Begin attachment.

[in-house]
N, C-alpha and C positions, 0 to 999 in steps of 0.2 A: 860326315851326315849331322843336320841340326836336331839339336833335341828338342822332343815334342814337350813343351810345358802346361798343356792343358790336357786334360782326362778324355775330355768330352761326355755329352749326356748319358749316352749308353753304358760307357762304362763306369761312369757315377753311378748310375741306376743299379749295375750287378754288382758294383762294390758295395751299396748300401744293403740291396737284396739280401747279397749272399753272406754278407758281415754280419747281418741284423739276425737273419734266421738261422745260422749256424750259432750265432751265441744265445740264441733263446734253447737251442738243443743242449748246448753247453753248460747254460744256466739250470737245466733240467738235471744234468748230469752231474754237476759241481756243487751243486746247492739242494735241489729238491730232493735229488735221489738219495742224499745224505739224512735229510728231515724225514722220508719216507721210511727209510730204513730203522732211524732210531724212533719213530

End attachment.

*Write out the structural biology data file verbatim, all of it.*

[in-house]
N, C-alpha and C positions, 0 to 999 in steps of 0.2 A: 860326315851326315849331322843336320841340326836336331839339336833335341828338342822332343815334342814337350813343351810345358802346361798343356792343358790336357786334360782326362778324355775330355768330352761326355755329352749326356748319358749316352749308353753304358760307357762304362763306369761312369757315377753311378748310375741306376743299379749295375750287378754288382758294383762294390758295395751299396748300401744293403740291396737284396739280401747279397749272399753272406754278407758281415754280419747281418741284423739276425737273419734266421738261422745260422749256424750259432750265432751265441744265445740264441733263446734253447737251442738243443743242449748246448753247453753248460747254460744256466739250470737245466733240467738235471744234468748230469752231474754237476759241481756243487751243486746247492739242494735241489729238491730232493735229488735221489738219495742224499745224505739224512735229510728231515724225514722220508719216507721210511727209510730204513730203522732211524732210531724212533719213530